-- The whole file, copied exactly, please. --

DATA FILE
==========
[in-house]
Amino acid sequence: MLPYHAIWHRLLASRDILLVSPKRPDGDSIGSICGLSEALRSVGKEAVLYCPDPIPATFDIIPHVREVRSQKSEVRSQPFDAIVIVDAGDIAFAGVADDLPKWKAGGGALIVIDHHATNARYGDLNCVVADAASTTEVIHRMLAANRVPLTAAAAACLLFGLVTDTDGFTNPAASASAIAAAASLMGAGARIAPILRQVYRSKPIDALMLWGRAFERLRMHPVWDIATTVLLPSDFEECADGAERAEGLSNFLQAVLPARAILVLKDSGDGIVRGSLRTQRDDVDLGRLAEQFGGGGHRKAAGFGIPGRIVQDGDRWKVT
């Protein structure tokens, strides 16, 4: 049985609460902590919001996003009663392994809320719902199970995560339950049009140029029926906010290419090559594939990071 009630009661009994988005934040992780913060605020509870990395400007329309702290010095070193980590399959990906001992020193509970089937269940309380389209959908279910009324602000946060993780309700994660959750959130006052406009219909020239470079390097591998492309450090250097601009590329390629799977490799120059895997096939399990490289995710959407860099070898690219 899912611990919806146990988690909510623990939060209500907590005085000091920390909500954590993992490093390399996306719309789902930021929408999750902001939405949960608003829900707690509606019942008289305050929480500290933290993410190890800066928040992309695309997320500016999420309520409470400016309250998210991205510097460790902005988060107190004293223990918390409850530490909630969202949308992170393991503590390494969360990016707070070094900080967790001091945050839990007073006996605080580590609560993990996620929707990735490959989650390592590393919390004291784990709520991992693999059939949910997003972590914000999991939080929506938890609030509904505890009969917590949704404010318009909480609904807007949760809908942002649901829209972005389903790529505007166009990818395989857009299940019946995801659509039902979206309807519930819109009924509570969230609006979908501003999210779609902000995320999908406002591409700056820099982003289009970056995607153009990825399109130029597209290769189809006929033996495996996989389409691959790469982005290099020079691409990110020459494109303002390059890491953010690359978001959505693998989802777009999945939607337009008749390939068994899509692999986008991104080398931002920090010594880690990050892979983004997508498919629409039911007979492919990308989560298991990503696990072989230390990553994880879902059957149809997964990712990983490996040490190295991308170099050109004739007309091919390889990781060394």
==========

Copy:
[in-house]
Amino acid sequence: MLPYHAIWHRLLASRDILLVSPKRPDGDSIGSICGLSEALRSVGKEAVLYCPDPIPATFDIIPHVREVRSQKSEVRSQPFDAIVIVDAGDIAFAGVADDLPKWKAGGGALIVIDHHATNARYGDLNCVVADAASTTEVIHRMLAANRVPLTAAAAACLLFGLVTDTDGFTNPAASASAIAAAASLMGAGARIAPILRQVYRSKPIDALMLWGRAFERLRMHPVWDIATTVLLPSDFEECADGAERAEGLSNFLQAVLPARAILVLKDSGDGIVRGSLRTQRDDVDLGRLAEQFGGGGHRKAAGFGIPGRIVQDGDRWKVT
């Protein structure tokens, strides 16, 4: 049985609460902590919001996003009663392994809320719902199970995560339950049009140029029926906010290419090559594939990071 009630009661009994988005934040992780913060605020509870990395400007329309702290010095070193980590399959990906001992020193509970089937269940309380389209959908279910009324602000946060993780309700994660959750959130006052406009219909020239470079390097591998492309450090250097601009590329390629799977490799120059895997096939399990490289995710959407860099070898690219 899912611990919806146990988690909510623990939060209500907590005085000091920390909500954590993992490093390399996306719309789902930021929408999750902001939405949960608003829900707690509606019942008289305050929480500290933290993410190890800066928040992309695309997320500016999420309520409470400016309250998210991205510097460790902005988060107190004293223990918390409850530490909630969202949308992170393991503590390494969360990016707070070094900080967790001091945050839990007073006996605080580590609560993990996620929707990735490959989650390592590393919390004291784990709520991992693999059939949910997003972590914000999991939080929506938890609030509904505890009969917590949704404010318009909480609904807007949760809908942002649901829209972005389903790529505007166009990818395989857009299940019946995801659509039902979206309807519930819109009924509570969230609006979908501003999210779609902000995320999908406002591409700056820099982003289009970056995607153009990825399109130029597209290769189809006929033996495996996989389409691959790469982005290099020079691409990110020459494109303002390059890491953010690359978001959505693998989802777009999945939607337009008749390939068994899509692999986008991104080398931002920090010594880690990050892979983004997508498919629409039911007979492919990308989560298991990503696990072989230390990553994880879902059957149809997964990712990983490996040490190295991308170099050109004739007309091919390889990781060394």